I’m currently reading ‘I Know This Much Is True’ (all 900 pages) and listening to two audiobooks (one at home/one in car)- ‘At The Wolf’s Table’ (about one of Hitler’s food tasters-Historical Fiction) and ‘Finding Dorothy’ (told from POV of Maude Baum, L. Frank Baum’s (The Wizard of Oz) wife- Historical Fiction.

  4. Sandy says:

    I just finished The Last Romantics, which I did not like at all. I listened to it on audiobook on a looong car trip and found myself rolling my eyes frequently.

    By contrast, I just started Rules of Civility and I LOVE it! Beautifully written and evocative.

    Oh! I also just finished Purple Hibiscus. It was my first Adichie book and it won’t be my last! Loved it!

  5. Charmaine says:

    I’ve been immersing myself in Donna Leon’s Venice with two of her books this month and have just picked up ‘Fellowship of the Ring’ to read AGAIN!

  6. Dee says:

    I’ve told everyone else so I night as well share here, too. I recently finished The Prague Sonata by Bradford Morrow. Soooo good. Told in two timelines, one beginning at the outset of WWII and one near present day. It will make you want to visit Prague.

    I’m also reading an ARC of Never Have I Ever by Joshilyn Jackson. I was unsure at first, but am now really getting into this tale of secrets and extortion.

  7. Lynda Critchfield says:

    I’ve read a couple of your recommendations this last week, Sleeping Giants and Tell me Three Things, both of which I enjoyed very much! Now I’m reading Convenience Store Woman, and Dandelion Wine by Ray Bradbury.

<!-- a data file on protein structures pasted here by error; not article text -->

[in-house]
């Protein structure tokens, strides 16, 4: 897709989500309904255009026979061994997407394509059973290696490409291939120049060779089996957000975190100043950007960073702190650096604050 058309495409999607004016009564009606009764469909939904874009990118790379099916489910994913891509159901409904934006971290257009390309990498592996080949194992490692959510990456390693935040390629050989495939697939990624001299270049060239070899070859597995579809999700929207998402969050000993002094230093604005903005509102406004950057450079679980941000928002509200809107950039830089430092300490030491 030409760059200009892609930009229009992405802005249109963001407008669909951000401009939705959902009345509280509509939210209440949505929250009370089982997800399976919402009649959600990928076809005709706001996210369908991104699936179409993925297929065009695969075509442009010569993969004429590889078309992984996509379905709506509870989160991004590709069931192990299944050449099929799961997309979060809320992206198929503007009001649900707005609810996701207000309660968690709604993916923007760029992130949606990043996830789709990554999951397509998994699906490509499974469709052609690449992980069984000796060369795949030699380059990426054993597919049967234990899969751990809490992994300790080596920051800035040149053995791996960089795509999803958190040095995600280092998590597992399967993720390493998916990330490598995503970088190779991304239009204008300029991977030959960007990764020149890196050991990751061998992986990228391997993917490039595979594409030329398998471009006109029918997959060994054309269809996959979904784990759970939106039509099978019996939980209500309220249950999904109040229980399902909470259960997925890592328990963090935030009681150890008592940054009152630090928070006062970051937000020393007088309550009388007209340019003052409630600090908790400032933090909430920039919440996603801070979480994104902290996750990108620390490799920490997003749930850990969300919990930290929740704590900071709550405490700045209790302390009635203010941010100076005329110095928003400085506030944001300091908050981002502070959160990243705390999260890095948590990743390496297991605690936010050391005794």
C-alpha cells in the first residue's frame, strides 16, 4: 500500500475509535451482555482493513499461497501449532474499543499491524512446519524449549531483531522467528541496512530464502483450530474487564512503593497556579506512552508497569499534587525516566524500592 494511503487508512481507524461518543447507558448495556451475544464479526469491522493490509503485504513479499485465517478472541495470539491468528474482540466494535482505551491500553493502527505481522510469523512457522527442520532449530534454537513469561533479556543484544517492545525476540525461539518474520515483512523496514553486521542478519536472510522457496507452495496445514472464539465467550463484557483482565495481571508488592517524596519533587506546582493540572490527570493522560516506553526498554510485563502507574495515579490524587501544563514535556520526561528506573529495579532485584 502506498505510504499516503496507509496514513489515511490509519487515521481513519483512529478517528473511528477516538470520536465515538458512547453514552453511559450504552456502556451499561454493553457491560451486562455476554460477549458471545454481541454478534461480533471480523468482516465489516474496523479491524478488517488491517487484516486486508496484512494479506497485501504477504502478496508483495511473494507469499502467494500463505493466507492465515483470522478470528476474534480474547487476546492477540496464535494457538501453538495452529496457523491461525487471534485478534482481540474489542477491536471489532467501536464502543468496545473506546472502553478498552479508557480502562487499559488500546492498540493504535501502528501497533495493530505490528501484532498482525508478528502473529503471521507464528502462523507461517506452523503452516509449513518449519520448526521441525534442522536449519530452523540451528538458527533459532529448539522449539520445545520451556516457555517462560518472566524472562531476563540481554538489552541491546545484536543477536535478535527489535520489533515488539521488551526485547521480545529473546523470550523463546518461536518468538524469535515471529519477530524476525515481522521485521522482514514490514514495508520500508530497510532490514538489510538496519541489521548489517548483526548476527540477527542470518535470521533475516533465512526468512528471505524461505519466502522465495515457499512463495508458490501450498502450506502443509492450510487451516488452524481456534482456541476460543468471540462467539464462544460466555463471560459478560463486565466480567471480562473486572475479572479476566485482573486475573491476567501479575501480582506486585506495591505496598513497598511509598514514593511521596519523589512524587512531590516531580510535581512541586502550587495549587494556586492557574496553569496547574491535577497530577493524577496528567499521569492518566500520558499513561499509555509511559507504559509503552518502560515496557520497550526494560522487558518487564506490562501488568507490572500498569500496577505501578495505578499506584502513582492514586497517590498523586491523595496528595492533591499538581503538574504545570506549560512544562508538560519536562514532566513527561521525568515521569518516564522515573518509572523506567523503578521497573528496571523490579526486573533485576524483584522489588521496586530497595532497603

8. Britney says:

    The amazing Rebecca Makkai came to my town for a reading so I started rereading her first couple of books, The Borrower and The Hundred-Year House. Now, I’m reading her book of short stories, Music for Wartime. It is taking me longer to read this one because I enjoy taking in one story per day. Next will be her newest, award winning novel, The Great Believers.

  9. I finished and really enjoyed Booked: Literature in the Soul of Me by Karen Swallow Prior. I loved I’ll Watch the Moon by Ann Tatlock last month, so this month I sought out some of her other books I had bought in years past at Kindle sales: A Room of My Own, inspirational fiction about a young girl’s coming of age during the Depression, and Travelers Rest, about a woman whose fiance comes back from Afghanistan paralyzed. Both were excellent. I’m listening to The Pickwick Papers by Dickens – not my favorite of his, but I’m enjoying it. I’m also still working through How to Understand and Apply the New Testament by Andrew David Naselli and greatly benefiting from it.

  10. Crystal says:

    I’m currently reading Auntie Poldi and the Vineyards of Etna 😊. I do agree that the reading the first book is very helpful in reading this one. The Sicilian Lions really establishes Poldi’s relationships with a lot of important characters that reappear in the second book.

  11. Carol Darden says:

    I just finished listening to Before We Were Yours. I found myself sitting in the parking garage after my commute to listen to the rest of the chapter. It was such a great story and the performance was spot on! I recently finished Auntie Poldi and the Sicilian Lions, so of course, I’ll add the next Auntie Poldi to the list. So glad there’s another one!

  12. Kelly says:

    I just adore Tell Me Three Things! It was one of my favorites that I read in 2018. If I didn’t have so many books on my TBR list right now, it would definitely be a re-read for 2019.

  13. Trisha says:

    Tell Me Three Things was the first YA book that I read as an adult and it absolutely converted me. It’s one of the books I recommend most often to readers looking for something quick and compulsively readable. When I turned the final page I said “Wow!” out loud at least three times. It makes my bookish heart so happy to see it here and as a MMD Book Club pick!